ILCAAAP Gambling Action Alert: Casinos could be part of Illinois lawmakers' budget-balancing plan

Lawmakers on both sides of the aisle say a gaming expansion is necessary to provide revenue needed to fill the budget shortfall. Gov. Bruce Rauner has indicated a willingness to include gaming as part of a budget solution, saying Chicago could use the revenue to fund a portion of police and fire pensions.

Gaming is not directly part of budget negotiations, but it is being talked about as a potential source of new revenue to help fill a shortfall in capital projects, pensions or education, Rita said. A gaming expansion bill would be tackled only after the budget is settled. There are several options for a gaming expansion, from a Chicago-only mega casino to five new casinos across the state, reported the Rockford Register Star. Read more:

Waukegan uses video gambling losses to fund police and fire pensions

Waukegan topped [Lake] county last year with 38 establishments offering video gambling. Those machines earned the city $497,000 in additional revenue during the 2014 calendar year.

The Waukegan City Council earmarks the money to help fund its police and fire pensions.

Tina Smigielski, the city's director of finance, said the gambling revenue was split evenly between both public safety pension funds, easing the combined $10 million burden on taxpayers. Read more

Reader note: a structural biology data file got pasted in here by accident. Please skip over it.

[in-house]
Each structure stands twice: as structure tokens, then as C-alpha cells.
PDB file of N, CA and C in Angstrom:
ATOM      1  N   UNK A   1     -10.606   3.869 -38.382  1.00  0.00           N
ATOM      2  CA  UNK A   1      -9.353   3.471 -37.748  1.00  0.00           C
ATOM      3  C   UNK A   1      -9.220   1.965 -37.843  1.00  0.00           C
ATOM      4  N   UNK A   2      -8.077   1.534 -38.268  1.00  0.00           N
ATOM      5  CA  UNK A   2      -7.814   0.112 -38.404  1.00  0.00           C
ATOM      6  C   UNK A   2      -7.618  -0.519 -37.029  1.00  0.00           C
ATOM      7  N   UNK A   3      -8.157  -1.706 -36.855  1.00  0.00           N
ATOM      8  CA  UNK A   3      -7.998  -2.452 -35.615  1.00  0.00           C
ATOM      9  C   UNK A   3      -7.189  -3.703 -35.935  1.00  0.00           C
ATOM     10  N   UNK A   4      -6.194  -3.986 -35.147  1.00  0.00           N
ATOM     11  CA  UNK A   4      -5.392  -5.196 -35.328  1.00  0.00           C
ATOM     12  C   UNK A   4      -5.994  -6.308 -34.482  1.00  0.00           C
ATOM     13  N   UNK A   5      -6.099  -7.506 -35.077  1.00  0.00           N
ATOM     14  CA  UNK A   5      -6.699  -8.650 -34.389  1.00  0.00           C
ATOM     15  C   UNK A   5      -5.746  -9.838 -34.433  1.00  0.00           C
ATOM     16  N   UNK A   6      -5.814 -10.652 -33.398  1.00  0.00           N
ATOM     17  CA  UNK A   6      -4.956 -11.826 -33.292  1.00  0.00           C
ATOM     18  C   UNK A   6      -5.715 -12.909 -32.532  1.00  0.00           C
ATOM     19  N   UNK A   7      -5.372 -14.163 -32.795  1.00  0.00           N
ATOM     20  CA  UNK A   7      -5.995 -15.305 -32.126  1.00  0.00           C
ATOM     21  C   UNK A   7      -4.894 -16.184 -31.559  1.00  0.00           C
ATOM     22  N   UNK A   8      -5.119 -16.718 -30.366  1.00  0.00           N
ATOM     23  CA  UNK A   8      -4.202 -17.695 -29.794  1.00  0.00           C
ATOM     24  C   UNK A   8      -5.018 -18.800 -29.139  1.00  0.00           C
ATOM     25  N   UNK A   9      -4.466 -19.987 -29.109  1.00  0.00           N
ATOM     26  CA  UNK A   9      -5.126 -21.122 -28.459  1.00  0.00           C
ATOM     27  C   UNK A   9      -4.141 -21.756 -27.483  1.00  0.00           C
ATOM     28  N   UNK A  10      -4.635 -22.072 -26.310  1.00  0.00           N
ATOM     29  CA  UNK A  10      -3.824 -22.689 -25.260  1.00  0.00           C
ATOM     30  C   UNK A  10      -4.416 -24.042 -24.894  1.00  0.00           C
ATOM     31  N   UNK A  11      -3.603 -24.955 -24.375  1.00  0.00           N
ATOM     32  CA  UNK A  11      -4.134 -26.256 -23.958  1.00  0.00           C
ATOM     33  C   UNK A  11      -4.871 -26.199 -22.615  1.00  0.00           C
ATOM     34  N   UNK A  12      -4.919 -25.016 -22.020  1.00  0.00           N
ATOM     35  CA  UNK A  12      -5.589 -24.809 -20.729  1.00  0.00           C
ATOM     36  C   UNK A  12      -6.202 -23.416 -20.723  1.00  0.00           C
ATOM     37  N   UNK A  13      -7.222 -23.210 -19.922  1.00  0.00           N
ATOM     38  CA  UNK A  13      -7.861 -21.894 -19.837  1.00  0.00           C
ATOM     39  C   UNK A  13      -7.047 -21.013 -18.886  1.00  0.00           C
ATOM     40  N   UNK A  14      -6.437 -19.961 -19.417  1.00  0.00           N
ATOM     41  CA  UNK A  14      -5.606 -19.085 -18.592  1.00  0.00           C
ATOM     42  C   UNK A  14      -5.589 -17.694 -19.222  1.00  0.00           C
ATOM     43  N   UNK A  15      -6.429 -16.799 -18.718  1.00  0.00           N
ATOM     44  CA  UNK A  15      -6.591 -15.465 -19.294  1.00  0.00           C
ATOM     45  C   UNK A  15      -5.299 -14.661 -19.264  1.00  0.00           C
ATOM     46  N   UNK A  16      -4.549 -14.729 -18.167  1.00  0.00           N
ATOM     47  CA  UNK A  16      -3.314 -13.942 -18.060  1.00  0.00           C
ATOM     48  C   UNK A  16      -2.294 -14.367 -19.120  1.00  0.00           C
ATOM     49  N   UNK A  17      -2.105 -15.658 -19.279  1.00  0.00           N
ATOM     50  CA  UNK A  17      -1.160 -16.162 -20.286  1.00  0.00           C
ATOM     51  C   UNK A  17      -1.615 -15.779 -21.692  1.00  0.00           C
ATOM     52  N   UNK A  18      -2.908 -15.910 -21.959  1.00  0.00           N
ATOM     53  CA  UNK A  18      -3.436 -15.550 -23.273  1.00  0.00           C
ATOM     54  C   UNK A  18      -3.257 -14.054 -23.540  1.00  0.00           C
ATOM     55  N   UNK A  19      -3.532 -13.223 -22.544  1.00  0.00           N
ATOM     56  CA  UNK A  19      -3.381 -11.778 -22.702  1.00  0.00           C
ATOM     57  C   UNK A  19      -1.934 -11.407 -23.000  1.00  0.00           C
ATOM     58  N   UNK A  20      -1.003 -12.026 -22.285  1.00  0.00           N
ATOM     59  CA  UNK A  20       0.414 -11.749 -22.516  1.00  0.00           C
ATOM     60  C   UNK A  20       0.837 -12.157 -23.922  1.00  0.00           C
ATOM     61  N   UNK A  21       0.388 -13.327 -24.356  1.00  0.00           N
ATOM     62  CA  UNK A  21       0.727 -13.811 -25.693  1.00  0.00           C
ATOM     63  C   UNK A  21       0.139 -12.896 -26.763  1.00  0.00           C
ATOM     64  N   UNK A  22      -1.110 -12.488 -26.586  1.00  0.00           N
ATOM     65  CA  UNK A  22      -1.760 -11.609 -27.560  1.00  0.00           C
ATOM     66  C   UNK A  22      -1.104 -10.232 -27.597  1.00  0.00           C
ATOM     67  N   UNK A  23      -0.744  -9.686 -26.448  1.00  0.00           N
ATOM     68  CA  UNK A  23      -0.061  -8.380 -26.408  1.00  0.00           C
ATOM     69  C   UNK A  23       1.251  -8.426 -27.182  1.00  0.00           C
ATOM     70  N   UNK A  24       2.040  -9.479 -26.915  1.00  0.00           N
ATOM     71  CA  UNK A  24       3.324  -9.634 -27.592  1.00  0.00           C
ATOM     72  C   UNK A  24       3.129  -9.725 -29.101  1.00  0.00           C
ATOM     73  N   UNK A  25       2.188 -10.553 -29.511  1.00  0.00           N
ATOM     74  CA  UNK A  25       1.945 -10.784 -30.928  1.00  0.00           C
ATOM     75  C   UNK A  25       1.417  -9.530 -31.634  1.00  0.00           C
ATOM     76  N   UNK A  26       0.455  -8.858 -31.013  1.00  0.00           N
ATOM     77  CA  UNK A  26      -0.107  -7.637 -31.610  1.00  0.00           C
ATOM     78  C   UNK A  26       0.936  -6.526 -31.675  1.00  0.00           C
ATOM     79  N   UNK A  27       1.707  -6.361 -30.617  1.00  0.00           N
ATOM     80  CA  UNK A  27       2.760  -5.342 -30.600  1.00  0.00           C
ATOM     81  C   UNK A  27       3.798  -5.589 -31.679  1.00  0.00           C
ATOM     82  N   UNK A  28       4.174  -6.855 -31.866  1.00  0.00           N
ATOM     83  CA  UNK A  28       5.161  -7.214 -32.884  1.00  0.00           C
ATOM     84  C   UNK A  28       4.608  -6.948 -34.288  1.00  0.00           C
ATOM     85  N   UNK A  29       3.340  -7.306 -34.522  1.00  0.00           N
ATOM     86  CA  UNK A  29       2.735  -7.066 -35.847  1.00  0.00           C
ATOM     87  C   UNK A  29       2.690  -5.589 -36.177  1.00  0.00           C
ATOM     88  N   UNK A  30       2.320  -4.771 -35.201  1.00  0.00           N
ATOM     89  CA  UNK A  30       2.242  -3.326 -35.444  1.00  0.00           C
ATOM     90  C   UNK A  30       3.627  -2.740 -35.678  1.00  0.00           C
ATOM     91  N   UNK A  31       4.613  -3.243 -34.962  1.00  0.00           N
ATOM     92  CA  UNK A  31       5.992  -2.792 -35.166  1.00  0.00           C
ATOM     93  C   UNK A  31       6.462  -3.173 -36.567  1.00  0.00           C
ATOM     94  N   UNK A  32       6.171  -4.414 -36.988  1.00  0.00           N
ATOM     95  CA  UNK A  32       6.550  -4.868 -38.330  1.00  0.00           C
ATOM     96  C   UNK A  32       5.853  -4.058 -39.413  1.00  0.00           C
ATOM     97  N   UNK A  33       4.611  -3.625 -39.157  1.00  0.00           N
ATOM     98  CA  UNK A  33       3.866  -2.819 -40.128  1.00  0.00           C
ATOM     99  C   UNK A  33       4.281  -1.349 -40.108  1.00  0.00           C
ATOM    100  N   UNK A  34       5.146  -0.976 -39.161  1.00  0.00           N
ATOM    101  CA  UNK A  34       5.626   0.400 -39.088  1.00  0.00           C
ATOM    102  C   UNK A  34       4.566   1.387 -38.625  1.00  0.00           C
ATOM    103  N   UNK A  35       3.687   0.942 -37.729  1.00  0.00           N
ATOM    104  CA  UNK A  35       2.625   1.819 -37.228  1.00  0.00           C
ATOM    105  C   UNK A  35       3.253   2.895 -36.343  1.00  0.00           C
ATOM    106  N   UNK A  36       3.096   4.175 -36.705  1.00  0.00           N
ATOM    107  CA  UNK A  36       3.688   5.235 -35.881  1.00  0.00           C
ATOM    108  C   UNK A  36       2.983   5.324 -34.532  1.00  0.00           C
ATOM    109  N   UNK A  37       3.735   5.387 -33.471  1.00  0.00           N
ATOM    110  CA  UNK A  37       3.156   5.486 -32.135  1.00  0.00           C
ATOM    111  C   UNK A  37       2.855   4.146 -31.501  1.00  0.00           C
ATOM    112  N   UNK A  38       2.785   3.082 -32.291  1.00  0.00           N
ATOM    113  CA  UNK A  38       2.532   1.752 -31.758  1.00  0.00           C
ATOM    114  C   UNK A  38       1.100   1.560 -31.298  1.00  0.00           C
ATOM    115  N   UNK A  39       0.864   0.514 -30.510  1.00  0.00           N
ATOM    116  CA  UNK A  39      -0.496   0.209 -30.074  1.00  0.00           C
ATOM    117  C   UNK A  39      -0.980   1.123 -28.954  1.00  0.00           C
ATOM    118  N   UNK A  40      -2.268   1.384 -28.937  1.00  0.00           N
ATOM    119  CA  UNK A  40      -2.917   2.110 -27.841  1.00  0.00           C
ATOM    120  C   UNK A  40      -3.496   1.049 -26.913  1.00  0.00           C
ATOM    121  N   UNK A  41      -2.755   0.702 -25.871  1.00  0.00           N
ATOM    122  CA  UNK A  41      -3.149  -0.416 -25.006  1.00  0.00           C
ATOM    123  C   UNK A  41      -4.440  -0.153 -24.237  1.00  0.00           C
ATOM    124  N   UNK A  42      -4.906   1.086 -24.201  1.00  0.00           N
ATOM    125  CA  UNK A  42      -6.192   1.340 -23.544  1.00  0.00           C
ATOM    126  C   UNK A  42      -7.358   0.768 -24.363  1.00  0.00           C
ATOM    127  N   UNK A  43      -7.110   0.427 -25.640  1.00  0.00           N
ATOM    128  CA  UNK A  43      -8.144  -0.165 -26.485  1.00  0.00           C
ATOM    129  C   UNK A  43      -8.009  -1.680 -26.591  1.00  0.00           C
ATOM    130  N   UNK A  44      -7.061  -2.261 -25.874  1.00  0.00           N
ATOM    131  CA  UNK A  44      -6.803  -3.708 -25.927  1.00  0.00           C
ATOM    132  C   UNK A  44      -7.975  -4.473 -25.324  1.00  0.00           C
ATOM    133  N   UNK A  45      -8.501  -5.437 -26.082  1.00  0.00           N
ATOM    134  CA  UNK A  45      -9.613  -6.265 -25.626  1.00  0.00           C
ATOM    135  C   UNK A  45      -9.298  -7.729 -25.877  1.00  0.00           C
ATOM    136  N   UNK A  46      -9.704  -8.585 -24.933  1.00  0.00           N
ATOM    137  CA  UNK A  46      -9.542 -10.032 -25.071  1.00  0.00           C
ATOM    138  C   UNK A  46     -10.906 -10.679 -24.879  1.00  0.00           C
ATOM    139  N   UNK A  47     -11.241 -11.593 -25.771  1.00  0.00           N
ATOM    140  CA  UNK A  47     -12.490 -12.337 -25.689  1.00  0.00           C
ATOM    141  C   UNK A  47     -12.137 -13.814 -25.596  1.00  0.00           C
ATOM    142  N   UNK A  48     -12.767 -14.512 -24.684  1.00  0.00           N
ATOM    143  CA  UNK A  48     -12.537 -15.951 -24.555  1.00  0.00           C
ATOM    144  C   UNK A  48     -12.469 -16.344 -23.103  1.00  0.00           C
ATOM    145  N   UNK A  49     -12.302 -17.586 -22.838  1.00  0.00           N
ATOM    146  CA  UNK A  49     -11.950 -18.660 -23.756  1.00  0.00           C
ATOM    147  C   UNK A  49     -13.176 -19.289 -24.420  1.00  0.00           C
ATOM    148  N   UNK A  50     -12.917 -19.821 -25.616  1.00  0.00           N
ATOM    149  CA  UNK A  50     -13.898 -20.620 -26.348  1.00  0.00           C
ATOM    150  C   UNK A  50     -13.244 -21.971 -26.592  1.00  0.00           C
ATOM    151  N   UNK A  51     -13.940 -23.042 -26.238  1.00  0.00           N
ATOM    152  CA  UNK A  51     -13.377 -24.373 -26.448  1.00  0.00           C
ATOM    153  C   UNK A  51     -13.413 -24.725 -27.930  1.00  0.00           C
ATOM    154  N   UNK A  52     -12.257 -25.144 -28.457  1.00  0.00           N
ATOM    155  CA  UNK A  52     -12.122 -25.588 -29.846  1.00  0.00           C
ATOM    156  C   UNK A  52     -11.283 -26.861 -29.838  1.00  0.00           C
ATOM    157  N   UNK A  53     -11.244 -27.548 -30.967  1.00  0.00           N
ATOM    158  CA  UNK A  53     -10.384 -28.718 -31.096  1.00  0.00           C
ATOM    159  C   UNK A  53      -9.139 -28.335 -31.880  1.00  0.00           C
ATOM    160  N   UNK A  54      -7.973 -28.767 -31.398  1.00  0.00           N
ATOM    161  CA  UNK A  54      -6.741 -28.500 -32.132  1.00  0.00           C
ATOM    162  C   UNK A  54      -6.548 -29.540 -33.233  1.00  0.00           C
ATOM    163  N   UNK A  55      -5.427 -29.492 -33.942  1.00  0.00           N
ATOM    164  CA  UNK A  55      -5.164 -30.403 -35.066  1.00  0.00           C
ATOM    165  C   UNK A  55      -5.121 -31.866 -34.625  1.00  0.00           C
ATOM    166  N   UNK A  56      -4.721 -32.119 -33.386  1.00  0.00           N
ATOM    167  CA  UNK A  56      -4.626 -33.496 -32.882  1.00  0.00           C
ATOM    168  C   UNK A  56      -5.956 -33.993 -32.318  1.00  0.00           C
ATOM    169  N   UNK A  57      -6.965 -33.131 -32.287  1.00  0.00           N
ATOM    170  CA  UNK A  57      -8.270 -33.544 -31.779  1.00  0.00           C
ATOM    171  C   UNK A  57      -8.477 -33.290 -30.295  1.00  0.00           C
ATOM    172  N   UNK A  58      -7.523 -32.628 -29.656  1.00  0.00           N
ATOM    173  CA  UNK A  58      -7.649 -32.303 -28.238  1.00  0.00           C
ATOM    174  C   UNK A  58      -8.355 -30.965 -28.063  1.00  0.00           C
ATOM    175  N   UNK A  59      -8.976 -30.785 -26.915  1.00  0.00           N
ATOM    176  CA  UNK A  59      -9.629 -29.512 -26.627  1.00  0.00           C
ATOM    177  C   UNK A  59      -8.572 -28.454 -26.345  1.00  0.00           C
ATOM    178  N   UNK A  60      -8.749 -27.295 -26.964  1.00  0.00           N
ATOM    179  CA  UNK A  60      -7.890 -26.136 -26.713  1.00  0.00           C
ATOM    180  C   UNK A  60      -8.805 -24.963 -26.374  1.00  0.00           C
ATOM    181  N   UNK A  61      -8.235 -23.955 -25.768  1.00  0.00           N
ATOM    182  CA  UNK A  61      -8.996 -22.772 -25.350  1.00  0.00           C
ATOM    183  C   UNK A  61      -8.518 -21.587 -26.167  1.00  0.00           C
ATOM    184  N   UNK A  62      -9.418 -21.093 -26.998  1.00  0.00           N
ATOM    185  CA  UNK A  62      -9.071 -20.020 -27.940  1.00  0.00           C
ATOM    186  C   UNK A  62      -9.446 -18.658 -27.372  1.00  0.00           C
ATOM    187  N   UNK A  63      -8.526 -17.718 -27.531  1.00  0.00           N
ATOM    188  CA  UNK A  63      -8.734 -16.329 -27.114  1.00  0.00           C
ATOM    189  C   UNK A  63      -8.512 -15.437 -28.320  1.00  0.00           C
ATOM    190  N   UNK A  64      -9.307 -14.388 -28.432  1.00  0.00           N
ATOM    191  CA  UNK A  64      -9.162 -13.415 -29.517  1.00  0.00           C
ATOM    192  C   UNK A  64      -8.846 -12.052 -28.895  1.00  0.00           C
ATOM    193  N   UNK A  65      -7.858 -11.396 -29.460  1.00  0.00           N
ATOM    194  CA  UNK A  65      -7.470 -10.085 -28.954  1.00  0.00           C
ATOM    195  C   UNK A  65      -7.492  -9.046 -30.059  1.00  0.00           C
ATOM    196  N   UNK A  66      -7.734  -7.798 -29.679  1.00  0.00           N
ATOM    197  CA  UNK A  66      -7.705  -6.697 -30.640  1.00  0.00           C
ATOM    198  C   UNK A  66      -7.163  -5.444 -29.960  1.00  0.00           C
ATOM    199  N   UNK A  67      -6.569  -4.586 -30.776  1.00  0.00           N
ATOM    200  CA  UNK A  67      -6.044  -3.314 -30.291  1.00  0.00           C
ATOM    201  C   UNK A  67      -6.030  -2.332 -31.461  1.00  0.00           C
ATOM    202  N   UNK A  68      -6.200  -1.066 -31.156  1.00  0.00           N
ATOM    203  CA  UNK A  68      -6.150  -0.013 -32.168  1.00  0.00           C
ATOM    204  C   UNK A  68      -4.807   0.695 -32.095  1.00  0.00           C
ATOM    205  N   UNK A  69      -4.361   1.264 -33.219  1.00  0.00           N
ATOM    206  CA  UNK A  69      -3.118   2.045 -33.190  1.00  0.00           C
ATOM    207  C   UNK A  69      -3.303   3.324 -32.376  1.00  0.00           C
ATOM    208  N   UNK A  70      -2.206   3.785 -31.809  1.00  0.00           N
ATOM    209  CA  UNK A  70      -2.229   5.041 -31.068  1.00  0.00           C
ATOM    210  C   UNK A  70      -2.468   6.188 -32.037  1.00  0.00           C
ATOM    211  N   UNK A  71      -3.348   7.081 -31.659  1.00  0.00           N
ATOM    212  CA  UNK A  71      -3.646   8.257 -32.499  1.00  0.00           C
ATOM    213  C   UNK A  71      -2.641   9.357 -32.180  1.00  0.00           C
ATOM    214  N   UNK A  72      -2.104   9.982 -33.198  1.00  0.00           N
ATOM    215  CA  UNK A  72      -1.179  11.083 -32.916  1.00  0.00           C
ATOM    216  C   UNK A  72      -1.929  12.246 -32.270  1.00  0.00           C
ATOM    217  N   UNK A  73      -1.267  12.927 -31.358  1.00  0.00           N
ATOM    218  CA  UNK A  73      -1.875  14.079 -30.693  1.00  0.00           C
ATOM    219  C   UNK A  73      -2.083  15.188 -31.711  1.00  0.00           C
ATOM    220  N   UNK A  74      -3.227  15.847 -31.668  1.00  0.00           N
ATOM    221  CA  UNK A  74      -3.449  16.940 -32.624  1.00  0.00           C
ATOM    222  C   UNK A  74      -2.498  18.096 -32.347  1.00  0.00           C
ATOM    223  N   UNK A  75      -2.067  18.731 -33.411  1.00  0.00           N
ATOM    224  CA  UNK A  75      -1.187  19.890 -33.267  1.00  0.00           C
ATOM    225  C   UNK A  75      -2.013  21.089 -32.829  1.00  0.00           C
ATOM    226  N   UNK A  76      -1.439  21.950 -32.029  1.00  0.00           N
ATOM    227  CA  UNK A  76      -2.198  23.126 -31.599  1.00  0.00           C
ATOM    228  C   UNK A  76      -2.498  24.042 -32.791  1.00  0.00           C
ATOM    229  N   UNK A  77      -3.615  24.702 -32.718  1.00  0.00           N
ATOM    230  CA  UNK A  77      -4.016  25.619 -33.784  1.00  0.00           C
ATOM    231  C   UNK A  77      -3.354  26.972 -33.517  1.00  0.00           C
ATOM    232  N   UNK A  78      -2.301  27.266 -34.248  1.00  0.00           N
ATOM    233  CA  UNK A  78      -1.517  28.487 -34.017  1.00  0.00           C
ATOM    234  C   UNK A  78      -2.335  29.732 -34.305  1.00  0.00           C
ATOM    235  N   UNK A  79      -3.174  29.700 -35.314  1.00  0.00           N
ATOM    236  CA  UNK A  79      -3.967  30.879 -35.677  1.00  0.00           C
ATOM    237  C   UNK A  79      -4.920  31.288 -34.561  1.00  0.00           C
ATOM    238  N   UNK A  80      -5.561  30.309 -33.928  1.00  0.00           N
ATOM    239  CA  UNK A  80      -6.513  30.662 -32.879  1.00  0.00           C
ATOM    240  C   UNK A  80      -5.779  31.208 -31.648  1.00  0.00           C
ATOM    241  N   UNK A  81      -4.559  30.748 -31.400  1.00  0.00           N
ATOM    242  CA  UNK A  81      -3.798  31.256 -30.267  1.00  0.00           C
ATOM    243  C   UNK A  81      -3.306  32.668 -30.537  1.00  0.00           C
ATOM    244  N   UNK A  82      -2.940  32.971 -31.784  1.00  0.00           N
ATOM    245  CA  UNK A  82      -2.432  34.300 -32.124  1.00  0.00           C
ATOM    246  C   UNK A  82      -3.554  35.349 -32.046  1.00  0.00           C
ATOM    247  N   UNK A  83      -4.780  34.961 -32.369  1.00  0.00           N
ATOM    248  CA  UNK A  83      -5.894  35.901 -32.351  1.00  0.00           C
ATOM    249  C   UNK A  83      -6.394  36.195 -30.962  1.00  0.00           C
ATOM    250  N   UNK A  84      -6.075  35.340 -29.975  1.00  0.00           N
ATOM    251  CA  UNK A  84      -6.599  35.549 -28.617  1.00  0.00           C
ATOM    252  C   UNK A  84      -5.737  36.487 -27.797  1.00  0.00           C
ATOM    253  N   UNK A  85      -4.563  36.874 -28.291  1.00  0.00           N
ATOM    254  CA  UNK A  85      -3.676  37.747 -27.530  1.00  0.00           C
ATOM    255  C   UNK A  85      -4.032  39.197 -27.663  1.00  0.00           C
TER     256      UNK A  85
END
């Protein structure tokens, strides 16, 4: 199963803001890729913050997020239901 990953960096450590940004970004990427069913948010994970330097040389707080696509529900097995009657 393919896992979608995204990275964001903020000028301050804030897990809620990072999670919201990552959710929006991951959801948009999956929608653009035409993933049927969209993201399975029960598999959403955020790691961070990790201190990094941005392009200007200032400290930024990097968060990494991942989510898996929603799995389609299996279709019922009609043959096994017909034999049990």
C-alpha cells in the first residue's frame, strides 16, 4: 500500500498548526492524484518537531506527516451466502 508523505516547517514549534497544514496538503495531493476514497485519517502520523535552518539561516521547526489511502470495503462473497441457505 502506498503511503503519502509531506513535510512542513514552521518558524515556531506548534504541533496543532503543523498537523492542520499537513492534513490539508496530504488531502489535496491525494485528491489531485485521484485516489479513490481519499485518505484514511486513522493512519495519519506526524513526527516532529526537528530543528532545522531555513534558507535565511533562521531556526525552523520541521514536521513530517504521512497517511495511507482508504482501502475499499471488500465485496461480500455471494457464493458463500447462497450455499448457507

Lotteries, payday lending, and the swindling of America's poor

The lottery is a particularly awful example of political corruption. Here government is raising revenue by selling the Powerball dream of wealth without work. Studies in a number of states have shown that lottery ticket sales are concentrated in poor communities, that poor people spend a larger portion of their income on tickets and that the poor are more likely to view the lottery as an investment.

. . . Business and government in many states have entered a full partnership on payday gambling - moving gaming out of destination resorts and into malls and riverboats, closer to middle- and working-class gamblers. State governments raise money by taxing revenue generated by slot machines that are really sophisticated computers, designed to encourage players to enter the "zone" and play "to extinction." Compulsive behavior is the intended goal of the software program, and thus the intended goal of state legislators who would rather encourage addiction than ask the broader public for taxes. Read more

For Immediate Action:

  1. Visit the District offices of your State Senator and State Representative or talk with them at public events to ask for NO MORE GAMBLING.
  2. Circulate a petition to the governor for NO MORE GAMBLING.(Contact
  3. Share this Alert with your faith community and ask them sign a petition and PRAY.
  4. Forward to 10 others.